47. Nei, M., 1978. Estimation of average heterozygosity and genetic distance from a small number of individuals. Genetics 89: 583–590.PubMedGoogle Scholar
  48. Ortmann, A., 1920. Correlation of shape and station in freshwater mussels (naiades). Proceedings of the American Philosophical Society 59: 269–312.Google Scholar
  49. Poulik, M., 1957. Starch gel electrophoresis in a discontinuous system of buffers. Nature 180: 1477–1479.PubMedCrossRefGoogle Scholar
  50. R Development Core Team. 2011. R: A language and environment for statistical computing. R Foundation for Statistical Computing, Vienna, Austria. ISBN 3-900051-07-0, URL
  51. Rohlf, F. J., 2007. tpsRelw version 1.45. State University of New York, Stony Brook.Google Scholar
  52. Rohlf, F. J., 2008. tpsDig version 2.11. State University of New York, Stony Brook.Google Scholar
  53. Rohlf, F. J., 2011. tpsRegr version 1.38. State University of New York, Stony Brook.Google Scholar
  54. Rundle, S., J. Spicer, R. Coleman, J. Vosper & J. Soane, 2004. Environmental calcium modifies induced defences in snails. Proceedings of the Royal Society of London B (Suppl.) 271: S67–S70.CrossRefGoogle Scholar
  55. Say, T., 1821. Descriptions of univalve shells of the United States. Journal of the Academy of Natural Sciences of Philadelphia 2: 149–179.Google Scholar
  56. Scheiner, S., 1993. Genetics and the evolution of phenotypic plasticity. Annual Review of Ecology and Systematics 24: 35–68.CrossRefGoogle Scholar
  57. Shaw, C. R. & R. Prasad, 1970. Starch gel electrophoresis of enzymes – a compilation of recipes. Biochemical Genetics 4: 297–320.PubMedCrossRefGoogle Scholar
  58. Strong, E., 2005. A morphological reanalysis of Pleurocera acuta Rafinesque, 1831, and Elimia livescens (Menke, 1830) (Gastropoda: Cerithioidea: Pleuroceridae). Nautilus 119: 119–132.Google Scholar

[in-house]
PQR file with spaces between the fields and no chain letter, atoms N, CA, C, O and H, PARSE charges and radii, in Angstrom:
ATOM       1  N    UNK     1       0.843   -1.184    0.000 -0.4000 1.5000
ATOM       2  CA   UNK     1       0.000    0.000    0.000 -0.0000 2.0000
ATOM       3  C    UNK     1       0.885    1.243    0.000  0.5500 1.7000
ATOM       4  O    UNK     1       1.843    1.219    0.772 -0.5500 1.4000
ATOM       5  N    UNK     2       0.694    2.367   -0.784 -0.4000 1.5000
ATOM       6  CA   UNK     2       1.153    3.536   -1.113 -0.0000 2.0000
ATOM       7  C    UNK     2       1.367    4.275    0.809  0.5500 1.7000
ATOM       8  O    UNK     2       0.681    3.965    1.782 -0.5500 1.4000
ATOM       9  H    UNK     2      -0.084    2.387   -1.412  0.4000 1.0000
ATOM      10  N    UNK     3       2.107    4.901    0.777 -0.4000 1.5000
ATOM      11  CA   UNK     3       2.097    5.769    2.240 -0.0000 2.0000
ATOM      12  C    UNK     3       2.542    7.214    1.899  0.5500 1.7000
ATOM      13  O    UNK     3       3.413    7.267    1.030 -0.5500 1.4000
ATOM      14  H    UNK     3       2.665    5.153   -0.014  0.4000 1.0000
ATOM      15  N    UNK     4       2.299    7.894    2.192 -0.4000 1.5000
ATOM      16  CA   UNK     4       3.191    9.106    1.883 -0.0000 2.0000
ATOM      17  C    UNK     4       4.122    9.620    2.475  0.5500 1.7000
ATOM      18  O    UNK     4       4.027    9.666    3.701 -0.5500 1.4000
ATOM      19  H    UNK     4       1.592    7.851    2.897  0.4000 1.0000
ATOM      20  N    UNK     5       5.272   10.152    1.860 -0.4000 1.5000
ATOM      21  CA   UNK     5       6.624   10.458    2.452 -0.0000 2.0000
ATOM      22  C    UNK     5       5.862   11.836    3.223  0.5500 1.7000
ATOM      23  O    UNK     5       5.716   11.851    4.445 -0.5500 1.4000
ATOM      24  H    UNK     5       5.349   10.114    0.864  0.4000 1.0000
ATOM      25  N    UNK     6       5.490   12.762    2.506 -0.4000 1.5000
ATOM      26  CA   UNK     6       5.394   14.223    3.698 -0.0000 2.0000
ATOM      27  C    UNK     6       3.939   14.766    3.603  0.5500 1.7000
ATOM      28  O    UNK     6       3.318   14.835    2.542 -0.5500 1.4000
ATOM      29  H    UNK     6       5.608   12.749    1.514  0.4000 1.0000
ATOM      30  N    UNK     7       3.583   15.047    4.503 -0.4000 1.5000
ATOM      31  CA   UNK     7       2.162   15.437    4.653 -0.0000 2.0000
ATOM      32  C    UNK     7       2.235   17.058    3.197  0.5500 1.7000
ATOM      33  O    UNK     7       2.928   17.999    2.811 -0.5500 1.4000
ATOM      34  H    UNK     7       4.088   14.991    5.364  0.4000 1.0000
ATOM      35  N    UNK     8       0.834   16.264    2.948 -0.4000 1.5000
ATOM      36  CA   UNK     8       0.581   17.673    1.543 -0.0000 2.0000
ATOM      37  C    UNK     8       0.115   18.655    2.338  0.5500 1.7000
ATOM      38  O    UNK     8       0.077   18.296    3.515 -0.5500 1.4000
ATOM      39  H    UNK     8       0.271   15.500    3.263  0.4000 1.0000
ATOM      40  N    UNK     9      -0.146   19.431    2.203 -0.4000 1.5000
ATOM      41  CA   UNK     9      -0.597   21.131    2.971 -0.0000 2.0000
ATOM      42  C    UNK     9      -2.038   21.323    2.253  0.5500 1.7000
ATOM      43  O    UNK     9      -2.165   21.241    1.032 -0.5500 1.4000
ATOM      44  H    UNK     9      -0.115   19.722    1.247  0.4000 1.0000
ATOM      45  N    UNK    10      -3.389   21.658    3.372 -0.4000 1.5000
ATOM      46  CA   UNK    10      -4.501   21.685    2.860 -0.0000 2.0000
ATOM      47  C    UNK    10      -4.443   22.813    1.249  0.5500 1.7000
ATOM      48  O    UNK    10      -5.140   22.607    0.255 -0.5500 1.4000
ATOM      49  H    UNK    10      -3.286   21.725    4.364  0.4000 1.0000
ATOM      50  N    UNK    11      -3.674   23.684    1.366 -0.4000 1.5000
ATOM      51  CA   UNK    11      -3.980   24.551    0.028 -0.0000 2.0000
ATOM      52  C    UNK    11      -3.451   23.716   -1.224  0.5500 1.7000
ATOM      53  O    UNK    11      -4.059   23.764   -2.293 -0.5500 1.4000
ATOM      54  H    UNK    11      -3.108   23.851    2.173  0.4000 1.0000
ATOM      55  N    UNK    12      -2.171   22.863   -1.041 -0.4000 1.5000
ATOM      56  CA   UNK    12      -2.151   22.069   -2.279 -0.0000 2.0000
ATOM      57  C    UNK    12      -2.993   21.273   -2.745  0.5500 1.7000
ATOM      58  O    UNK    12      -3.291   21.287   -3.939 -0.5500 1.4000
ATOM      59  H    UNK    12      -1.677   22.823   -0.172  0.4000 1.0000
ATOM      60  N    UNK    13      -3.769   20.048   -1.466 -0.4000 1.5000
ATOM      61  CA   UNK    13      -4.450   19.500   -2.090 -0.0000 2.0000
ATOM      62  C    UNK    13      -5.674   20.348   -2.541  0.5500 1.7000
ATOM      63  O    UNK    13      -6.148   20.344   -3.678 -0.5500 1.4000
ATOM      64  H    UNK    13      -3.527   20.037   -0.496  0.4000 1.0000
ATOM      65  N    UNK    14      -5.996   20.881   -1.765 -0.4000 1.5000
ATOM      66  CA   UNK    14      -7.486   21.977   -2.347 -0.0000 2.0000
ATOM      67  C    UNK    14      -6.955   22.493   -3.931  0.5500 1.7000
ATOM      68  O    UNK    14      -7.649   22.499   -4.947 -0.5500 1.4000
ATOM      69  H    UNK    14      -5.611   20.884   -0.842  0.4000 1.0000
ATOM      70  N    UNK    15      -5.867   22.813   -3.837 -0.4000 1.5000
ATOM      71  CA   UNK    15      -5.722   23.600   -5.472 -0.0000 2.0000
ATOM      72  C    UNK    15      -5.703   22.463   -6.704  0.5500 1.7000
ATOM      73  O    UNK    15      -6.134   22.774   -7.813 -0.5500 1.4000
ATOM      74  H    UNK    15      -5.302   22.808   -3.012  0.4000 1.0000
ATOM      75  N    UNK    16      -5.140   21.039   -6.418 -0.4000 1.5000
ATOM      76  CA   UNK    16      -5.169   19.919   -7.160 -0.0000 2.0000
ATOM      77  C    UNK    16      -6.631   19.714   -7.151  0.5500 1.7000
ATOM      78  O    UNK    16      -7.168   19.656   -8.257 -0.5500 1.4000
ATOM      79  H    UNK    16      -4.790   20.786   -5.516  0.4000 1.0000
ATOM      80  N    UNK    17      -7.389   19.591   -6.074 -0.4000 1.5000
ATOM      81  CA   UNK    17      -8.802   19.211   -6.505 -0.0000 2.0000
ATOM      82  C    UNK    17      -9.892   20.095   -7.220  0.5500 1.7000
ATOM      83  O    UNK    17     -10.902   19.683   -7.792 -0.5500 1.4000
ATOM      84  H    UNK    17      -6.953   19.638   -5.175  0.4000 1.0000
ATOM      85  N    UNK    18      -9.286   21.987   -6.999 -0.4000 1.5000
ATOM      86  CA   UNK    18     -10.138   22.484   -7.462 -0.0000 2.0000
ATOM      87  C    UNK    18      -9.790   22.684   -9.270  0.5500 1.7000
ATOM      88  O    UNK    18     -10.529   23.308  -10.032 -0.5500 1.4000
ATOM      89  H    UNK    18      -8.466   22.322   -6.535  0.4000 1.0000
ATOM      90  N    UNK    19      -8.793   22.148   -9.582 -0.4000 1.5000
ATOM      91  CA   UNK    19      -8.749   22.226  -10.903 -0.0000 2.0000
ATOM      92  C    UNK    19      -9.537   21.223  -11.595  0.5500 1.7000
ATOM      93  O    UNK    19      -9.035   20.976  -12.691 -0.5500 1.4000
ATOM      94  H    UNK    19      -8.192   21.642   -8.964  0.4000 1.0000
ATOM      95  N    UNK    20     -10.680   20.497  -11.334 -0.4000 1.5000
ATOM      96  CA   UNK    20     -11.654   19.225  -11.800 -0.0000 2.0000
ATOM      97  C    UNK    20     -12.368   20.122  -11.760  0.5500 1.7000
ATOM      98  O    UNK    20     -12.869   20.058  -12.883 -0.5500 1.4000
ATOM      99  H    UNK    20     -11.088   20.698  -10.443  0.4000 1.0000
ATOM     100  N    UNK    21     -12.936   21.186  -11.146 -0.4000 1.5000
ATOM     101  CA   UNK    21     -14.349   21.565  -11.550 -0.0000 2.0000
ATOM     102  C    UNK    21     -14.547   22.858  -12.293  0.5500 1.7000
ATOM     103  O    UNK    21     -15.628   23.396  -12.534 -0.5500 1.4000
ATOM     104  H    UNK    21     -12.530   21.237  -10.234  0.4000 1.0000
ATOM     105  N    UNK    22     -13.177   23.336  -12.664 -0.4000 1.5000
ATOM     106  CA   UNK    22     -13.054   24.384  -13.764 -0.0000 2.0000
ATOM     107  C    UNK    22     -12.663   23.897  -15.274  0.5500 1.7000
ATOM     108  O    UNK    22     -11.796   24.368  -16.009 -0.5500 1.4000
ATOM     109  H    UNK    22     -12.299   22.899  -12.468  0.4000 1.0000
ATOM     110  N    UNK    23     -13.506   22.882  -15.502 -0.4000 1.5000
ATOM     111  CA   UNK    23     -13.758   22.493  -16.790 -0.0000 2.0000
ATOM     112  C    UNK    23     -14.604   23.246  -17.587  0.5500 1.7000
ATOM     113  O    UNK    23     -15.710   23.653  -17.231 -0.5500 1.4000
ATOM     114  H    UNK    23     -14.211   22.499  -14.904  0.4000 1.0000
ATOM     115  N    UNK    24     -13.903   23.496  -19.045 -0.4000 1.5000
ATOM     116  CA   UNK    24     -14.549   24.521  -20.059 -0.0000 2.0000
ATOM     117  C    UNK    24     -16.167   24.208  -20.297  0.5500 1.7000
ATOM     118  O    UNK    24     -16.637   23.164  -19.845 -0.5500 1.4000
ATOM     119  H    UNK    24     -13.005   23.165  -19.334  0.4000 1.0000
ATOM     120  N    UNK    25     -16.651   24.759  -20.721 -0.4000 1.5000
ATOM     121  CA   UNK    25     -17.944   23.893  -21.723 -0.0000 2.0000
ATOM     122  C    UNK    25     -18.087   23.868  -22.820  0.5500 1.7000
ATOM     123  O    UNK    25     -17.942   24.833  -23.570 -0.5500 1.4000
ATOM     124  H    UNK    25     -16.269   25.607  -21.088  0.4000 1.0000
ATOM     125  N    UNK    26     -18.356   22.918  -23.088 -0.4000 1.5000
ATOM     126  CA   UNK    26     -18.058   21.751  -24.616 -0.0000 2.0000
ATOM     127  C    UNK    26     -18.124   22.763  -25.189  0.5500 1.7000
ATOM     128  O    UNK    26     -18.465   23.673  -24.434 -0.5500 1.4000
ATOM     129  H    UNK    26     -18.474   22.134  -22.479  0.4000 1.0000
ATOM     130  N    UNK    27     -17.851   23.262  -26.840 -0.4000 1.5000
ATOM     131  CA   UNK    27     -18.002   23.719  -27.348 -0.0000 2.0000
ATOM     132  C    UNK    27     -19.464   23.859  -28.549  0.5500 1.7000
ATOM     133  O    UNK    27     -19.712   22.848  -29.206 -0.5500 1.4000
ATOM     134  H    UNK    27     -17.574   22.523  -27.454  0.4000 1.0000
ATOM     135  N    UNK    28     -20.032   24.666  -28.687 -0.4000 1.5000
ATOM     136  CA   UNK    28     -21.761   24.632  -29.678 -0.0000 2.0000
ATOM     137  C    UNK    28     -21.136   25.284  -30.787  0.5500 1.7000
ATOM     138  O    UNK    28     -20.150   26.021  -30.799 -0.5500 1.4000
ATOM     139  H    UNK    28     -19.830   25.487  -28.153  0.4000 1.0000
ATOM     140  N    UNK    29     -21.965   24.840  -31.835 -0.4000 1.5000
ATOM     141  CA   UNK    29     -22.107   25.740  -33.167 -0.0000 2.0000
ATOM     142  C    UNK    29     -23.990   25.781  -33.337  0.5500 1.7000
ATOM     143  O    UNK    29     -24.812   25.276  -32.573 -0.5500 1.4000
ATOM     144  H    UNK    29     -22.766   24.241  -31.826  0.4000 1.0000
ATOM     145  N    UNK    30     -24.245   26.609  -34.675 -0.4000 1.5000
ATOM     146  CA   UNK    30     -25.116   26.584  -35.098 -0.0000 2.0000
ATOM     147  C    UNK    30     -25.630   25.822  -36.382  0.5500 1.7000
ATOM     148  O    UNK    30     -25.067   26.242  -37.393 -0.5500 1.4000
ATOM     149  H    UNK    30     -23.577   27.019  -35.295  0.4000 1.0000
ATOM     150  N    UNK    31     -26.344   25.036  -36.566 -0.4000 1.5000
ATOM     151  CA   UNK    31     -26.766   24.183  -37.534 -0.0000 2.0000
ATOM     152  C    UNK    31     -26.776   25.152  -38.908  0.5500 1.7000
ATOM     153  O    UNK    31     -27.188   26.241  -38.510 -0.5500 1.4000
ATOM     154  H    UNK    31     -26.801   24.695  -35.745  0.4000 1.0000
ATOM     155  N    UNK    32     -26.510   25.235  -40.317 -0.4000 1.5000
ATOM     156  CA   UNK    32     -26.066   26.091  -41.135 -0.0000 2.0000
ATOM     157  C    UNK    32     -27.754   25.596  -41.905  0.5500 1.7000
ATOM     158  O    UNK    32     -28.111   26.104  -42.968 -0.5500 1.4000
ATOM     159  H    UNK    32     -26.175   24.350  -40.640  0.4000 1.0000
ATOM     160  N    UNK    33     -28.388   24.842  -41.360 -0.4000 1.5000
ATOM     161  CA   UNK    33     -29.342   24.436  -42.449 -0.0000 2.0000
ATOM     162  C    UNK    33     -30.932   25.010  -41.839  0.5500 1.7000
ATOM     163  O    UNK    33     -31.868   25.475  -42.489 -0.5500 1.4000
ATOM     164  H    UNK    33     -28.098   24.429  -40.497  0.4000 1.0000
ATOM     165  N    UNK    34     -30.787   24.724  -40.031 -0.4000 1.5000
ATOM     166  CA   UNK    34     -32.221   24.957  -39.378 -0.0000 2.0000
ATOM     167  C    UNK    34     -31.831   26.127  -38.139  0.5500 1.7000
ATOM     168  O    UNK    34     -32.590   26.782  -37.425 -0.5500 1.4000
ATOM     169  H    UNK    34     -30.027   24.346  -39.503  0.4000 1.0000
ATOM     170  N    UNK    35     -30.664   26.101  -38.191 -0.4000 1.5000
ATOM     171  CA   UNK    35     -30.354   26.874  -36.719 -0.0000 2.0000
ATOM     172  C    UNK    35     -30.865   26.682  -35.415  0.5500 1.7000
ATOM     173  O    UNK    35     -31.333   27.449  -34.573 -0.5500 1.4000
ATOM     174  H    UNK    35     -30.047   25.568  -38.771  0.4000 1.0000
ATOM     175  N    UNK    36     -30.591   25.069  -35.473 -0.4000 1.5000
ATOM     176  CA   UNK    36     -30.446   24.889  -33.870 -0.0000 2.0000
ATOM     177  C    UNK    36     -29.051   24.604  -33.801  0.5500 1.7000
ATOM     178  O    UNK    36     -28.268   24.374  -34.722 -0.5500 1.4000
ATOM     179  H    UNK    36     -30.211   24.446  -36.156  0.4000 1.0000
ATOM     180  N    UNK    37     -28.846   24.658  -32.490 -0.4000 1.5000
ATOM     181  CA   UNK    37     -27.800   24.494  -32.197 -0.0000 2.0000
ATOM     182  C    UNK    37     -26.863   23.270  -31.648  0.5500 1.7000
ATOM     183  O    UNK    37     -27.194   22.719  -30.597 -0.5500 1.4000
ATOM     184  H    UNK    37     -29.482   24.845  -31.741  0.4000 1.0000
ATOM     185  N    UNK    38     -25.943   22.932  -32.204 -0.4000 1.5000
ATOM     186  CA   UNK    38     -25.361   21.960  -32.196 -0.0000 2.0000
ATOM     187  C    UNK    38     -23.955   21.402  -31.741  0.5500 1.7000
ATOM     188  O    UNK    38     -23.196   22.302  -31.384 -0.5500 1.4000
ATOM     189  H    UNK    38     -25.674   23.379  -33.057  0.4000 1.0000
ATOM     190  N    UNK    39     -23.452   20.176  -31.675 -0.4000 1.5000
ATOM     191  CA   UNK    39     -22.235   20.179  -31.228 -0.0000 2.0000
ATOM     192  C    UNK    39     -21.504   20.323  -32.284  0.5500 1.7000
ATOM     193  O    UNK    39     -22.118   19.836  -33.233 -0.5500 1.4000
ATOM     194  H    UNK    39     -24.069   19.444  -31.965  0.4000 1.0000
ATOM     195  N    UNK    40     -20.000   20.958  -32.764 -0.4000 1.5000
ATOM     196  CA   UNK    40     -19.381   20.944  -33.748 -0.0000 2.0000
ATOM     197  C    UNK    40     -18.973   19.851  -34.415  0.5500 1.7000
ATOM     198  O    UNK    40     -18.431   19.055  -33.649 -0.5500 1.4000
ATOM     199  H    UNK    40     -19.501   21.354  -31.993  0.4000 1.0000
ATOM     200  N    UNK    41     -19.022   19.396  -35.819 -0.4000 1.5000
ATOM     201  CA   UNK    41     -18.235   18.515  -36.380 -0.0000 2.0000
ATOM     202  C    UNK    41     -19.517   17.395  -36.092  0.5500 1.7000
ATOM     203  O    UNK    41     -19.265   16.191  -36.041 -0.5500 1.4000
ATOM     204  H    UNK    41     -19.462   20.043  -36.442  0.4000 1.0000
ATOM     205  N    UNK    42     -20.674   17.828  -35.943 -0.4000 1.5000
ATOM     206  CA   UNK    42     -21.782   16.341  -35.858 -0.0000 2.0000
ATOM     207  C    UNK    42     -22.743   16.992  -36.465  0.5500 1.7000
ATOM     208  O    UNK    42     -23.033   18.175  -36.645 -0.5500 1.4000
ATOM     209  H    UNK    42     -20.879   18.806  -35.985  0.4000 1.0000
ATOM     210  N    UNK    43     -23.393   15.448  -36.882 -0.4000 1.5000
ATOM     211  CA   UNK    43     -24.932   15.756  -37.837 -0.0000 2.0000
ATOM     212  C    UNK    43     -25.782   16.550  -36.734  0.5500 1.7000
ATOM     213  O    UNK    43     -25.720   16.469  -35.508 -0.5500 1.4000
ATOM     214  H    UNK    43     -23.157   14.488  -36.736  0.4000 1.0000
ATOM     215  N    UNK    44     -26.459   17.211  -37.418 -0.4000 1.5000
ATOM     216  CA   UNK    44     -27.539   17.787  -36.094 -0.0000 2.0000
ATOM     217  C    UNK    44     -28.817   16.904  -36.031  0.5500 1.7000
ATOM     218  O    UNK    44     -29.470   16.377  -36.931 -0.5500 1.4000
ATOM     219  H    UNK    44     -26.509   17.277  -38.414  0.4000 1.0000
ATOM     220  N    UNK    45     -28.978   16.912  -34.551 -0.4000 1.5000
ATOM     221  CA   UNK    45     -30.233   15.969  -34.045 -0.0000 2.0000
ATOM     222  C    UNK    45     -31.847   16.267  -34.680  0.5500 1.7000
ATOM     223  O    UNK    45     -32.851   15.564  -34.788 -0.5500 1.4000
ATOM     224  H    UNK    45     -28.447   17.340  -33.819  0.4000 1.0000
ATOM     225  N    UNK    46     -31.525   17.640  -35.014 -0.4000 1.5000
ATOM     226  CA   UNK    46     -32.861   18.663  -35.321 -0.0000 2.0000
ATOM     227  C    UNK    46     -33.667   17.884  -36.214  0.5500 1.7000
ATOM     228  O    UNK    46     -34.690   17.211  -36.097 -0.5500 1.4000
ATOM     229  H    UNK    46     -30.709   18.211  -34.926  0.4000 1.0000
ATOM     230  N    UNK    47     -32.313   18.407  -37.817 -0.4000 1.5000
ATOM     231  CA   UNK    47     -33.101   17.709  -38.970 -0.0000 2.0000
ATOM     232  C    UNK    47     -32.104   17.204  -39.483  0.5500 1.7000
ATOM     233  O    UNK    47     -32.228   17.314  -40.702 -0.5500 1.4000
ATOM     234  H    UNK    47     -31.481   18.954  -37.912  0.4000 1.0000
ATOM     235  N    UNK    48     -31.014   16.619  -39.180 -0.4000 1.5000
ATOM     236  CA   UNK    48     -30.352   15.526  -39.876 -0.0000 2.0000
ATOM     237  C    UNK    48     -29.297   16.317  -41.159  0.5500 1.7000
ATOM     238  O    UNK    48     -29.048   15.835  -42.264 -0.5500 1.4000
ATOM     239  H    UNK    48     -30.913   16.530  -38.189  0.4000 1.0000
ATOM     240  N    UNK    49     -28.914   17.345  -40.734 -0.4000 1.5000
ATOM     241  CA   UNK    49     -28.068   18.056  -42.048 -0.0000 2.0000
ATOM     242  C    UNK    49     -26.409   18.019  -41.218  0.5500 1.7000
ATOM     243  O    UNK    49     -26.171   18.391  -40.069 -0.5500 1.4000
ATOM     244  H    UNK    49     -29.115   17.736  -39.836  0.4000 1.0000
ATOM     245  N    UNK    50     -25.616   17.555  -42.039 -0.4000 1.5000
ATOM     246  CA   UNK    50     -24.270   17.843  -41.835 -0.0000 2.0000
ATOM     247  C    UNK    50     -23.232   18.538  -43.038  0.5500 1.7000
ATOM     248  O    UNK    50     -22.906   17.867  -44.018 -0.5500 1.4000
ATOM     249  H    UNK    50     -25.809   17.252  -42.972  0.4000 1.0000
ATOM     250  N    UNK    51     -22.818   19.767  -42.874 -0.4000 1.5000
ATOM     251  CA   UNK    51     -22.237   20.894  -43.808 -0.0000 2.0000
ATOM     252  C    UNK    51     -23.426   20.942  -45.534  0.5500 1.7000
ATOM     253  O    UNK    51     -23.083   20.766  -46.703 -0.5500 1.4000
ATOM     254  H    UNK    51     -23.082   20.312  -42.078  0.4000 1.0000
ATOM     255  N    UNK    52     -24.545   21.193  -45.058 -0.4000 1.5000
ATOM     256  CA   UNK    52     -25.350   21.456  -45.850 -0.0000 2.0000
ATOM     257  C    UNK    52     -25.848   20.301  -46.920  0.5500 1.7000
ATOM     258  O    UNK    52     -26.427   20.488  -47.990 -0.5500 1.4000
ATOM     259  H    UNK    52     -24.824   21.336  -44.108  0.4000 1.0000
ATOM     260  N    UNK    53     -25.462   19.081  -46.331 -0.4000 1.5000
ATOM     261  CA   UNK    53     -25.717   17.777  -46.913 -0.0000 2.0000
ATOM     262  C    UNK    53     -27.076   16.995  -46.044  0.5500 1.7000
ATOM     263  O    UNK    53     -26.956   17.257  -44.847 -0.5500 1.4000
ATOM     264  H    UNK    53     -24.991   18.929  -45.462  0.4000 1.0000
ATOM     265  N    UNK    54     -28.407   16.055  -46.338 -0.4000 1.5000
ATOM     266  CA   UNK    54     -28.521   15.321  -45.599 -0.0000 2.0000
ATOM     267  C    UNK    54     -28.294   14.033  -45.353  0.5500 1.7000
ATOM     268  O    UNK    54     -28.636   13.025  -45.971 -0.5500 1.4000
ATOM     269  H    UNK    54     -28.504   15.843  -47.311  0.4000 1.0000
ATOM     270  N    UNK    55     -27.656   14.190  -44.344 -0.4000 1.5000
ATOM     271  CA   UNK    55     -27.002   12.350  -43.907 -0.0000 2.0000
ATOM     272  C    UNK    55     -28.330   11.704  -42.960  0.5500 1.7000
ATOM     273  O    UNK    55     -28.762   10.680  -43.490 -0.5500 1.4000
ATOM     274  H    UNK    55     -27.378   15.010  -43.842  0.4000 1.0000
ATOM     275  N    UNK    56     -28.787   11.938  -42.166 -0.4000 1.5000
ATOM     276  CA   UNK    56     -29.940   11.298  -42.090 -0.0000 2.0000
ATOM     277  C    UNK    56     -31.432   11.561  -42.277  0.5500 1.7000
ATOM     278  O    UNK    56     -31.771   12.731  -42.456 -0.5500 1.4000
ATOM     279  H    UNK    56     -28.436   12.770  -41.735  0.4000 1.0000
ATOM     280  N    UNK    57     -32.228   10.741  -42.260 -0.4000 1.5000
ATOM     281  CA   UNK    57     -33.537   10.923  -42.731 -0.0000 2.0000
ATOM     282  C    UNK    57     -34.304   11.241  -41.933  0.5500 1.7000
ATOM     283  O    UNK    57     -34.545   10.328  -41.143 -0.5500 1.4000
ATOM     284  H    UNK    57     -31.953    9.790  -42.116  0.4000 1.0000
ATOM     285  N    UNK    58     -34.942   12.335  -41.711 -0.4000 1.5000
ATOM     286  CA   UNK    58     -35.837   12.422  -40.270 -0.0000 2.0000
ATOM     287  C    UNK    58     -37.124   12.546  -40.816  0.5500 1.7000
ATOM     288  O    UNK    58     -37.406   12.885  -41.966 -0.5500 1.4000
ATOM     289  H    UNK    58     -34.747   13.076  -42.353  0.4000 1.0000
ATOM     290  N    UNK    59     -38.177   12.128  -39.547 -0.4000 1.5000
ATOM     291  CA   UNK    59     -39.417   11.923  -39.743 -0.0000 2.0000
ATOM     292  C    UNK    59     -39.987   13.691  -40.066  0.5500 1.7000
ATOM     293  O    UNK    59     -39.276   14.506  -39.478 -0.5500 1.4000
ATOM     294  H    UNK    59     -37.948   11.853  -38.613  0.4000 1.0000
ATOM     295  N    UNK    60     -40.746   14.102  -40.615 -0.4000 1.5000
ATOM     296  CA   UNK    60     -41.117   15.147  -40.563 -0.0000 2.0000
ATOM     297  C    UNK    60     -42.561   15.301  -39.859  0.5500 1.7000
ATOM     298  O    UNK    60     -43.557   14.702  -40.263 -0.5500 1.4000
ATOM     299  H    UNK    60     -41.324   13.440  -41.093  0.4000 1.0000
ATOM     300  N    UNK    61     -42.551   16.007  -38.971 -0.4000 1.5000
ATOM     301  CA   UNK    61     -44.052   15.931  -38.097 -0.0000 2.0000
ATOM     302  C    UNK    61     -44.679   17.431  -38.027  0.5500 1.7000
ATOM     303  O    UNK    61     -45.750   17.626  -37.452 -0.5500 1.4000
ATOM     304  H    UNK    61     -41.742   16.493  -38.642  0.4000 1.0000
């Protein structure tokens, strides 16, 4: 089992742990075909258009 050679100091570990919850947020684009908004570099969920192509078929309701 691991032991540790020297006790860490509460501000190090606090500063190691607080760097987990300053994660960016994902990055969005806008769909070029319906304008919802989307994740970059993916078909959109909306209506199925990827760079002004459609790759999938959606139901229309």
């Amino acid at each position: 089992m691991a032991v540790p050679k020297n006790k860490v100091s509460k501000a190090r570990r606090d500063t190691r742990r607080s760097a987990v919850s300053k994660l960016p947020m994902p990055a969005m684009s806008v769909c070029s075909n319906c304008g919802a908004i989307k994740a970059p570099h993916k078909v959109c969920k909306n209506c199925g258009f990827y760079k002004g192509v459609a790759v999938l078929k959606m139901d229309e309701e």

59. Swofford, D. & R. Selander, 1981. BIOSYS-1: a FORTRAN program for the comprehensive analysis of electrophoretic data in population genetics and systematics. Journal of Heredity 72: 281–283.Google Scholar
  60. Urabe, M., 1998. Contribution of genetic and environmental factors to shell shape variation in the lotic snail Semisulcospira reiniana (Prosobranchia: Pleuroceridae). Journal of Molluscan Studies 64: 329–343.CrossRefGoogle Scholar
  61. Urabe, M., 2000. Phenotypic modulation by the substratum of shell sculpture in Semisulcospira reiniana (Prosobranchia: Pleuroceridae). Journal of Molluscan Studies 66: 53–60.CrossRefGoogle Scholar
  62. Woltereck, R., 1909. Wietere experimentelle Untersuchungen über Artveränderung, speziell über das Wesen quantitativer Artunterschiede bei Daphniden. Versuche Deutsche Zoologische Geselleschaft 19: 110–172.Google Scholar
  63. Wright, S., 1978. Evolution and the Genetics of Populations. Vol 4, Variability Within and Among Natural Populations. University of Chicago Press, Chicago.Google Scholar
  64. Zelditch, M. L., D. L. Swiderski, H. D. Sheets & W. L. Fink, 2004. Geometric Morphometrics for Biologists: A Primer. Elsevier Academic Press, London.Google Scholar

Copyright information

© Springer Science+Business Media Dordrecht 2013

Authors and Affiliations

  • Robert T. Dillon
    • 1
    Email author
  • Stephen J. Jacquemin
    • 2
  • Mark Pyron
    • 2
  1. 1.Department of BiologyCollege of CharlestonCharlestonUSA
  2. 2.Aquatic Environment and Fisheries Center, Department of BiologyBall State UniversityMuncieUSA

Personalised recommendations